Taxonomy and Folksonomy

Ramesh Jain writes:

It is clear that the problem of automatically extracting content from images or any other media is a difficult problem. Even in text we could not do it. That resulted in all our search engines using simple keyword based approaches or developing approaches that will have significant manual component and will address only specific areas. Another interesting finding was that for an amorphous and large collection of information, taxonomy based approach was too rigid for navigation. Since it was found relatively easier to develop inverted file structures to search for keywords in large collections, people found the idea of tags attractive. By somehow assigning tags, we could organize relatively unstructured files and search. About the same time that this was found, the idea of the wisdom of crowd became popular. So it is easy to argue that tags could be assigned by people and will result in wise tags (because they are assigned by the crowd) and will be much better approach than the dictatorial taxonomy.

If everybody assigned several appropriate tags to a photo that she uploaded and then the crowd seeing that photo also assigned appropriate tags then the wisdom of crowd may come in action. But if the up loader rarely assigns tags and viewers, if any, assign tags even more rarely, then there is no crowd and there is no wisdom. Interesting game like approaches (See WWW.ESPGAME.ORG) are being developed to assign tags to images.

Based on what I have seen so far, it appears that the success may come from some interesting combination of taxonomy and folksonomy.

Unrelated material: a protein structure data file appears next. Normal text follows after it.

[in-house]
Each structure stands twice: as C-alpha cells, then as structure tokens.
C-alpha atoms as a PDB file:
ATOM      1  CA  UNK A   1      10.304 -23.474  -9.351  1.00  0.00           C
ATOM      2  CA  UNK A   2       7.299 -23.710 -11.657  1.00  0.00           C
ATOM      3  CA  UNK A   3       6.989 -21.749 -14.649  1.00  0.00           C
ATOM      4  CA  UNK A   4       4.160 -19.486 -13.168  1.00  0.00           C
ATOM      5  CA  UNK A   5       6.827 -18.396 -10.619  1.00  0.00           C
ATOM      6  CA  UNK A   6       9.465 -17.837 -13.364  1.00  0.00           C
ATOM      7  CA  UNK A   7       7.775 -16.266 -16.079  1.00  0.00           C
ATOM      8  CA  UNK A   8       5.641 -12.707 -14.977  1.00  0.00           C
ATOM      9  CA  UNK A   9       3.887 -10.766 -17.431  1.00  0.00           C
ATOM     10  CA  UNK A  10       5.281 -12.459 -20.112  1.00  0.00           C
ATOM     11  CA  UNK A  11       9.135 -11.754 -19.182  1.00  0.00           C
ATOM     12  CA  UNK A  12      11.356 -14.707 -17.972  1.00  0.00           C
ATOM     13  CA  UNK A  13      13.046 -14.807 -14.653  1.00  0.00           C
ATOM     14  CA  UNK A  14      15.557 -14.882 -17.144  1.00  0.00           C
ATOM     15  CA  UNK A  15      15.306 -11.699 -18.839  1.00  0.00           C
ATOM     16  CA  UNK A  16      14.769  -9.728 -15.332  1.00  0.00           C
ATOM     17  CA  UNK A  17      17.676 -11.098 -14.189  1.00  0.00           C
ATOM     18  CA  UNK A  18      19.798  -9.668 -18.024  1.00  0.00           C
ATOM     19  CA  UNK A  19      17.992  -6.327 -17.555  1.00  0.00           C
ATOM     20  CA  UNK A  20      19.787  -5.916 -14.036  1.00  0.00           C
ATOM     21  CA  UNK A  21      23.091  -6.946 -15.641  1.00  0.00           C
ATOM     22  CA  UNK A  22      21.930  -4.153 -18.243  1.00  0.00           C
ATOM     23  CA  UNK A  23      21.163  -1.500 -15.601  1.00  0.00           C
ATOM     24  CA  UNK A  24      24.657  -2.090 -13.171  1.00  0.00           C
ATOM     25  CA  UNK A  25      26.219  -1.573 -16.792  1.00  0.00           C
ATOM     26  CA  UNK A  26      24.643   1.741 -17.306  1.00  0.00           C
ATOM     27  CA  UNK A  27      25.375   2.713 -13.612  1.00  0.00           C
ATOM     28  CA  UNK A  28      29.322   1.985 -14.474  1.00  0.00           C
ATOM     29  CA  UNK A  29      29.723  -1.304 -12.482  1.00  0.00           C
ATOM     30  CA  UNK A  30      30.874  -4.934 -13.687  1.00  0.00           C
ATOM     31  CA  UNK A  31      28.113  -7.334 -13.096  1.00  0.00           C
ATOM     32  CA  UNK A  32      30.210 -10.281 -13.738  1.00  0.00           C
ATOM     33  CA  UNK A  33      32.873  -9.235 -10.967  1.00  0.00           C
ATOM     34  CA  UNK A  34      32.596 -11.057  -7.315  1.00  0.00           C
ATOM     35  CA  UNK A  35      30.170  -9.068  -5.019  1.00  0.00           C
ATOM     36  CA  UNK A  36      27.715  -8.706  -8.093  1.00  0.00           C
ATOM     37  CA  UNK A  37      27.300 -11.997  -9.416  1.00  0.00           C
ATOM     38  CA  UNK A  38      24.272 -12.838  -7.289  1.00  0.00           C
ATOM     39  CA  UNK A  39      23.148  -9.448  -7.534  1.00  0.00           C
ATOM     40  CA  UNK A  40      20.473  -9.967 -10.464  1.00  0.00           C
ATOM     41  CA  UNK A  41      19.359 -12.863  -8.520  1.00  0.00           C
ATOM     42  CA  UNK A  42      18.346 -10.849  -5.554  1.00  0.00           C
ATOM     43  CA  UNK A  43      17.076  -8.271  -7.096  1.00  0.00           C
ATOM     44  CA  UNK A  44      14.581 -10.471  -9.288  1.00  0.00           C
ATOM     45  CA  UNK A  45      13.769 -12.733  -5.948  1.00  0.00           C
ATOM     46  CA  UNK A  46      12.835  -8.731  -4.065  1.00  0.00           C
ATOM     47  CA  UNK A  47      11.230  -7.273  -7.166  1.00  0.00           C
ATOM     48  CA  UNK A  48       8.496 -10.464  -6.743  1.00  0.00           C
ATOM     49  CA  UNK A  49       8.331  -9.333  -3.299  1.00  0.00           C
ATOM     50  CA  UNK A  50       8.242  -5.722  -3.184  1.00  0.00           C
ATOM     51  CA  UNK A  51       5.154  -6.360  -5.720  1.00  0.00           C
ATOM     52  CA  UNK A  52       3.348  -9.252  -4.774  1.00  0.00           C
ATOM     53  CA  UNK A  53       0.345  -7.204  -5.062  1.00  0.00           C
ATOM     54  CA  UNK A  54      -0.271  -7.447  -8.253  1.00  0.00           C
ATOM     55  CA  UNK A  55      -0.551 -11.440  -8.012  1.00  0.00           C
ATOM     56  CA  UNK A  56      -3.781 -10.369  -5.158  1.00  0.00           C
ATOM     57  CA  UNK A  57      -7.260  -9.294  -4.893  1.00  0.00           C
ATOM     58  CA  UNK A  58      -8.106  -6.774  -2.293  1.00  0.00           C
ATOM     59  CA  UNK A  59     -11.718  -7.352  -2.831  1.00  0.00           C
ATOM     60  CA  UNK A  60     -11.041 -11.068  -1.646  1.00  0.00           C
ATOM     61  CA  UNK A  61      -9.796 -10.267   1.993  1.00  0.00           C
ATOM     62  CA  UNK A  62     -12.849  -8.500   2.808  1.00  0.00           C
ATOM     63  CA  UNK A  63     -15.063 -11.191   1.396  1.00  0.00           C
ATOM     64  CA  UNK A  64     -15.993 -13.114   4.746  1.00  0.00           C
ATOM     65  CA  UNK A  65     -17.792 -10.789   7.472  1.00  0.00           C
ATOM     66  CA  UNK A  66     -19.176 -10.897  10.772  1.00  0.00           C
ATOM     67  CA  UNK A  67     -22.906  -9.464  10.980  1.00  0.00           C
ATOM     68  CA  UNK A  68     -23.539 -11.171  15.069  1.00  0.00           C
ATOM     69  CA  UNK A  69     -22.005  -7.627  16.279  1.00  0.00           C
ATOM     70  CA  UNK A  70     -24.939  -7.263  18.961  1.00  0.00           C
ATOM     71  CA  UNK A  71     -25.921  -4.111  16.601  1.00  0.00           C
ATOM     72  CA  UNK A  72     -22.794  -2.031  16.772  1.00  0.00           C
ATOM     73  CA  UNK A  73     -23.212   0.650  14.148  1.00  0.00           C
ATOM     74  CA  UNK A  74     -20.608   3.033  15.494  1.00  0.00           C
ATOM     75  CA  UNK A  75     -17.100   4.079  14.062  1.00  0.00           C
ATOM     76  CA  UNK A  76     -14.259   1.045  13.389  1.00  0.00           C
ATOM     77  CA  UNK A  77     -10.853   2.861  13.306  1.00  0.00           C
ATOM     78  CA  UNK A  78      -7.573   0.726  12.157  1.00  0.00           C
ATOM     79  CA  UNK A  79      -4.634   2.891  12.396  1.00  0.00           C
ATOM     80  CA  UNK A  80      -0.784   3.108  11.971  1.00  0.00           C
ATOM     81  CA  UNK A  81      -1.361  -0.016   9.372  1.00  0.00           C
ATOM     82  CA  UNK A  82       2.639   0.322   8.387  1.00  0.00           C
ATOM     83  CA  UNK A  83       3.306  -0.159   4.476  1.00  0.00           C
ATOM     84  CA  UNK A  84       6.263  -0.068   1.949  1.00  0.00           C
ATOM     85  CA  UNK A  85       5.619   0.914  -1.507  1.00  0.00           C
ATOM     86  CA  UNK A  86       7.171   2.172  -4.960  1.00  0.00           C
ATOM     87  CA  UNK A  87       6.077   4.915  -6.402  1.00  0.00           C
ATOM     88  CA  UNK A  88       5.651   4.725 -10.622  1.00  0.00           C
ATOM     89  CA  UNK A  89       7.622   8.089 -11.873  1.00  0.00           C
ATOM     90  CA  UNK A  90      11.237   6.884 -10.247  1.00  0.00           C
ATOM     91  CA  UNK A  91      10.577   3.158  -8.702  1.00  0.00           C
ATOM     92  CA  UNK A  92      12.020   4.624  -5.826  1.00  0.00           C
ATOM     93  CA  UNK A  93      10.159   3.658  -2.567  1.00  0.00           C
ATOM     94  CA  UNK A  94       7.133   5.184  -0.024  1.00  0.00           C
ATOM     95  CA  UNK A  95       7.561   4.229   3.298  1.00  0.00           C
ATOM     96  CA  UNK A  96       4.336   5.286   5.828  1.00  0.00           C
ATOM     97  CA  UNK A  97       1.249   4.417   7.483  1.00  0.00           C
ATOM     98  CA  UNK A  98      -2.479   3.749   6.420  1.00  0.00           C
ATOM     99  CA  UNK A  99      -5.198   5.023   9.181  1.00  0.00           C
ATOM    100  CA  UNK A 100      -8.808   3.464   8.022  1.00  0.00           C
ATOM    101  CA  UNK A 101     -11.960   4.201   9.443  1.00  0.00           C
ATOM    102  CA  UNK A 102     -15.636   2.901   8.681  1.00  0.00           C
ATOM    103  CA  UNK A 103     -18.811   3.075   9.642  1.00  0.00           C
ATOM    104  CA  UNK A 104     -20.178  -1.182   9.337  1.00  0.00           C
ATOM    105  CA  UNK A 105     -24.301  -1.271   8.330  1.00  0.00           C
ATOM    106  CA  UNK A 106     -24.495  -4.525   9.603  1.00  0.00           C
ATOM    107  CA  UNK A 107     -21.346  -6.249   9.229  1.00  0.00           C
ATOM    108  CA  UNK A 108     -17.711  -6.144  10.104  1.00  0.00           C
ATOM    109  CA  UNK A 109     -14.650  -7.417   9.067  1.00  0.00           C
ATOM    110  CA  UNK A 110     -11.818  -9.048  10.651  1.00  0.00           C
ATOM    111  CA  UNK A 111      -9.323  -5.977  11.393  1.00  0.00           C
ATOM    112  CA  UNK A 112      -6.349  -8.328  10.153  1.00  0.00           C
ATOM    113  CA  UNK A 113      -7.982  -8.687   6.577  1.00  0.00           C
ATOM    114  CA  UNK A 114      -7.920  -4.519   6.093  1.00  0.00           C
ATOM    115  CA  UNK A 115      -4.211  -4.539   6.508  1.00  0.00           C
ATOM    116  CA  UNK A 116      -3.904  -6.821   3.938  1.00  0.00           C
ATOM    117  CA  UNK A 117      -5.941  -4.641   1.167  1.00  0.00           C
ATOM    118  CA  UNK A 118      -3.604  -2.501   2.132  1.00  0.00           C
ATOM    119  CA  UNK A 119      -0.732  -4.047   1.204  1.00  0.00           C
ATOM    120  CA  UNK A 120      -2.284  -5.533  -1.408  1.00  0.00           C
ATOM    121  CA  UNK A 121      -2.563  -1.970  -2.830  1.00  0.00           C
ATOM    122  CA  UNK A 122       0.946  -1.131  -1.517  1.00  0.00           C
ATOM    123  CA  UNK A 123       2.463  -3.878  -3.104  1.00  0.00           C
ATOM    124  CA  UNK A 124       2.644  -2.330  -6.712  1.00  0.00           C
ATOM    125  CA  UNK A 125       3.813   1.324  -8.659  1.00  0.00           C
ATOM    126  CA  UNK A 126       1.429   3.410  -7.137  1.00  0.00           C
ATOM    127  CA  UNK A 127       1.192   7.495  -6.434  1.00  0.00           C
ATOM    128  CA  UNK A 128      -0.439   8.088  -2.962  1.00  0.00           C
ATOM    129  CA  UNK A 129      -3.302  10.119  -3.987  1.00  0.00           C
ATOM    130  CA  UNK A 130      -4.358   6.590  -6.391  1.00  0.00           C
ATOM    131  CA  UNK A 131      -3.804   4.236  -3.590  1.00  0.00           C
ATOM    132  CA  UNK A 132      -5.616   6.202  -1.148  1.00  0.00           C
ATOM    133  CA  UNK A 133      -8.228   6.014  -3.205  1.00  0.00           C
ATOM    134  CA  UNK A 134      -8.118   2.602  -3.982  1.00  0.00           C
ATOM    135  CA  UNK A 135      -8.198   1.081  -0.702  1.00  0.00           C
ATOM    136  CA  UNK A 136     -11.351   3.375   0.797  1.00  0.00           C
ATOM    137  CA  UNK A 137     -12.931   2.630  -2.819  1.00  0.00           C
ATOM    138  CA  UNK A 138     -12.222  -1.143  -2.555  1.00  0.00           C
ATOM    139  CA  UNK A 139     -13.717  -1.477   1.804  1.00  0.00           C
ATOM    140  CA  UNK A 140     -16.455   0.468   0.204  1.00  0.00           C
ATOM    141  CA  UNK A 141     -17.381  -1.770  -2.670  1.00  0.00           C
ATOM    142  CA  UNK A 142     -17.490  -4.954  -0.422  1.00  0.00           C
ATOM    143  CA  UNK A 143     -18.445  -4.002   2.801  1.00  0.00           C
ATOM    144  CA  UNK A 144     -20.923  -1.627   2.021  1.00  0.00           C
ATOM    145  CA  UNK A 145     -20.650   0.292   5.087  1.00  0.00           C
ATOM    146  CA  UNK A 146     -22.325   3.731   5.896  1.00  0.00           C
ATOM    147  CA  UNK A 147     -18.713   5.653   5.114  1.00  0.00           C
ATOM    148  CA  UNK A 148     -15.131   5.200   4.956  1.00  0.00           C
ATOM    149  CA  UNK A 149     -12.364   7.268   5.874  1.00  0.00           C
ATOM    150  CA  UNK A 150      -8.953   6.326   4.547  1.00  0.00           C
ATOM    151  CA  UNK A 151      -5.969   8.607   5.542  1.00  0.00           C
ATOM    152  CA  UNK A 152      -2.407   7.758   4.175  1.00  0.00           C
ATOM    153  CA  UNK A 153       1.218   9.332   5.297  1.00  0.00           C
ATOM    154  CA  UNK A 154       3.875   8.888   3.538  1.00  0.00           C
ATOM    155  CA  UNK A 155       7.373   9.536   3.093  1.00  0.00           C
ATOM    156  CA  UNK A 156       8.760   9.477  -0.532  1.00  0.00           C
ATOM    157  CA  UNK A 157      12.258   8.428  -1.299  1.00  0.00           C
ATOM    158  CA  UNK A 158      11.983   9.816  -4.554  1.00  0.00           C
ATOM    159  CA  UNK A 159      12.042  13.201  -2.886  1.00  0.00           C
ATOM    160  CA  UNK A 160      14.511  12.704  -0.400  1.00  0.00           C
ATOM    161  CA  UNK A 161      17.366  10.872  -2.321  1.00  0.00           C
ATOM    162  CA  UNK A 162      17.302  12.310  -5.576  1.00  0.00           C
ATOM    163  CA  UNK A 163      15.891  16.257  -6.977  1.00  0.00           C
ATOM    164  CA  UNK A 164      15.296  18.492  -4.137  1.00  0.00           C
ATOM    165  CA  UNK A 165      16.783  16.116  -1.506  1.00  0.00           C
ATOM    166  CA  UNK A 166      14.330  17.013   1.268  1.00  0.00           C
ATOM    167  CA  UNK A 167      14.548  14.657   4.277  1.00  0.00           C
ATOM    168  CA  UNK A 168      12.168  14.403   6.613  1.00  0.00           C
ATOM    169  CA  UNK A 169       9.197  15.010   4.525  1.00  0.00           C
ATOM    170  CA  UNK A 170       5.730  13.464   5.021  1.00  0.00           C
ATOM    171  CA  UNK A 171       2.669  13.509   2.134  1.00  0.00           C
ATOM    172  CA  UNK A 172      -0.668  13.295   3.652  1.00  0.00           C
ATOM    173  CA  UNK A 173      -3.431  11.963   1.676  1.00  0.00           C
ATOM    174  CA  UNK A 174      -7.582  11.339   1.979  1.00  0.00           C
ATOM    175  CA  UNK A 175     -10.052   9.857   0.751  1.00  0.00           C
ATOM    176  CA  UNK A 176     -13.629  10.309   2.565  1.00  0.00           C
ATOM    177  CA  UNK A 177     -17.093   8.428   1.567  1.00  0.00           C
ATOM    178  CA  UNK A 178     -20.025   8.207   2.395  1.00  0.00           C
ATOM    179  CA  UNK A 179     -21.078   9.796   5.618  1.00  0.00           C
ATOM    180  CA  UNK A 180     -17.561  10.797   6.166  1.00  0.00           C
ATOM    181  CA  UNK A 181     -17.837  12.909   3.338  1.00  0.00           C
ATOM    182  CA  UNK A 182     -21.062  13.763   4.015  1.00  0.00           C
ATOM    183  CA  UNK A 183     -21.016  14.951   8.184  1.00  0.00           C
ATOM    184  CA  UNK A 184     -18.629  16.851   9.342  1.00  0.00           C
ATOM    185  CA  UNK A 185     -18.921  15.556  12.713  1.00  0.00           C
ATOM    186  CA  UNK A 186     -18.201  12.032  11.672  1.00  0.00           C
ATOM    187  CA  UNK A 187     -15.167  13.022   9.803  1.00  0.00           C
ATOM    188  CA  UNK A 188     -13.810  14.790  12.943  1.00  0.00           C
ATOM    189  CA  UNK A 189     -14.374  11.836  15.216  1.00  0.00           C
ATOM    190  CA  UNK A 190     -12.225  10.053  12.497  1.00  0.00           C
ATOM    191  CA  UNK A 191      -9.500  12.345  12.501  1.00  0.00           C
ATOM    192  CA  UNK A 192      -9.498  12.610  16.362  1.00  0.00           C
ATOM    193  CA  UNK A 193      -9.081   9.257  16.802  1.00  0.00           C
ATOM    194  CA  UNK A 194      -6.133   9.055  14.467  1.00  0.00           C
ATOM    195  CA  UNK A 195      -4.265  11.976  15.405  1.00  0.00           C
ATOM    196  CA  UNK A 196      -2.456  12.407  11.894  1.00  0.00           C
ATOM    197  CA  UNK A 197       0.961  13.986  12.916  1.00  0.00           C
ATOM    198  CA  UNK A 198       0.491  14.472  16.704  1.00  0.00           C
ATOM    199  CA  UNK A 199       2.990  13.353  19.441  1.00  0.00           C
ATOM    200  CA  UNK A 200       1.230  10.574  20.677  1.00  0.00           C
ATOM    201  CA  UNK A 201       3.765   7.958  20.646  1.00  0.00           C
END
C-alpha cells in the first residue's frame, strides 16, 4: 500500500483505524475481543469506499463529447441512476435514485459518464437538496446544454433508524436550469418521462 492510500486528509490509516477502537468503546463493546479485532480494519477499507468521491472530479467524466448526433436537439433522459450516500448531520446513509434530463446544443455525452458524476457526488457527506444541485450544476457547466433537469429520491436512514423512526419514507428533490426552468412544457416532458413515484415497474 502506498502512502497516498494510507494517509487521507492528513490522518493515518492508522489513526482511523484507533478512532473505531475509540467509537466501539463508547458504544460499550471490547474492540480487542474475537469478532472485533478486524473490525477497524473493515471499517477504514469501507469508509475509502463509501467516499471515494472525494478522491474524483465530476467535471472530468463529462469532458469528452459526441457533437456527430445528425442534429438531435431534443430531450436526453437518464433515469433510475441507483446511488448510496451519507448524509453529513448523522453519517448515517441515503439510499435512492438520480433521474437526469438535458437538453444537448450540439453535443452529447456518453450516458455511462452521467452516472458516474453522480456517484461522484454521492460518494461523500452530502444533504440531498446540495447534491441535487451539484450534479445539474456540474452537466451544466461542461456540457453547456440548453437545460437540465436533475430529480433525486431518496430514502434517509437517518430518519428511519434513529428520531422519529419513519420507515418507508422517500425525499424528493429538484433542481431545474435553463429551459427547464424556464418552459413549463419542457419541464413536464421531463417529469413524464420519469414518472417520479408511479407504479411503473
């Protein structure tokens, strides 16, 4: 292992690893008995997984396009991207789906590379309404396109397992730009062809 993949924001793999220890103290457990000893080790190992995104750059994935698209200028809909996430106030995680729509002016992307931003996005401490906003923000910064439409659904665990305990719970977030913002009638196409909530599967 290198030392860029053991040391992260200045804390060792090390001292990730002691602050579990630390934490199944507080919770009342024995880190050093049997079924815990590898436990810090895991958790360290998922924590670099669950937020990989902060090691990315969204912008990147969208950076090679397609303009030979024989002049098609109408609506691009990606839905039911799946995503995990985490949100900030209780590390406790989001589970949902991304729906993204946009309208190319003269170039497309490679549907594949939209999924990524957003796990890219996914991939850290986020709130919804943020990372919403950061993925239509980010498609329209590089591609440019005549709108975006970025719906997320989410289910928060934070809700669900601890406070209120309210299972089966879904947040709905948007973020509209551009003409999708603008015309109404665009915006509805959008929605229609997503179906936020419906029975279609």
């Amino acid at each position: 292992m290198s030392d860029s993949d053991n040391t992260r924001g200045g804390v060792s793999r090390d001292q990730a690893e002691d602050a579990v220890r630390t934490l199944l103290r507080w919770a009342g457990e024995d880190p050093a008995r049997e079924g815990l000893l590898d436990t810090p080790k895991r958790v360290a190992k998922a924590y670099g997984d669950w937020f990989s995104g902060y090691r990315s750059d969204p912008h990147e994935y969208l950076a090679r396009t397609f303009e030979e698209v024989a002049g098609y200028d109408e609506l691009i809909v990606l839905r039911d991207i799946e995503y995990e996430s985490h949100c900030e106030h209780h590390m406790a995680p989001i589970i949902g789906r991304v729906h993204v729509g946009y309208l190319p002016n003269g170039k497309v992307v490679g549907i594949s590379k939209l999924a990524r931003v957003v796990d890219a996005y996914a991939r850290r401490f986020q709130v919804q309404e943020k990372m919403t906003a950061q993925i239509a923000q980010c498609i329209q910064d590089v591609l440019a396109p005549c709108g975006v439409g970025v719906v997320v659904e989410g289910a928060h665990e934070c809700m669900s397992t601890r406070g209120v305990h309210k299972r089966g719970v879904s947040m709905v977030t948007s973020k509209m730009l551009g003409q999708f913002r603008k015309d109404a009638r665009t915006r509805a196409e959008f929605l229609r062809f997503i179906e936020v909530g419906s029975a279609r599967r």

Third Page of Search

Charlene Li writes:

I’ve been noodling around the idea of the “Third Page” of search (credit goes to Perry Evans from LocalMatters for prompting this train of thought). The first page of search is the query page (like http://www.google.com), the second page is the search results, and the third is a destination page on yet another search engine or aggregator that’s been optimized for that query.

Here are some examples: seafood recipe, chinese restaurants in dallas, where the top results are a list from another site or search engine with better functionality to help with a structured search. And this makes sense — my hypothesis is that while a particular Chinese restaurant will try to climb to the top of the search results for such a query, it’s actually better for the user experience to see a list/aggregation of the restaurants.

Carrying that thought further, as vertical search engines develop, they will actively try to source much of their traffic from the general search engines, training consumers to actually seek out these brand names in the general interface and then drilling down into parametric, structured search on the vertical search site that’s better suited for their original intention.

Hence the evolution of the “third page” of search, which extends the search experience outside of the original general search engine.

Enterprise Mobility

Smart Mobs points to a Nokia press release about a white paper on enterprise mobility: “The promise of working on the go is here. However, harnessing the power of todays mobile technology takes more than the mere acquisition of IT toolswhether they are PDAs, smartphones, or Wi-Fi enabled laptops. Realizing the potential of mobile technologies requires that organizations carefully architect how they leverage the power of a new and expanding breed of mobile solutions. Done right, an organization can gain advantage over its competitors by improving speed and quality of service, while encouraging collaboration and communication between mployees, customers and partners.”

Experts

Michael Mauboussin of Legg Mason writes in his Strategy newsletter:

Our society tends to hold experts in high esteem. Patients routinely surrender their care to doctors, investors listen to financial advisors, and receptive TV viewers tune in to pundits of all stripes. All of this may cause you to wonder: what do we know about experts?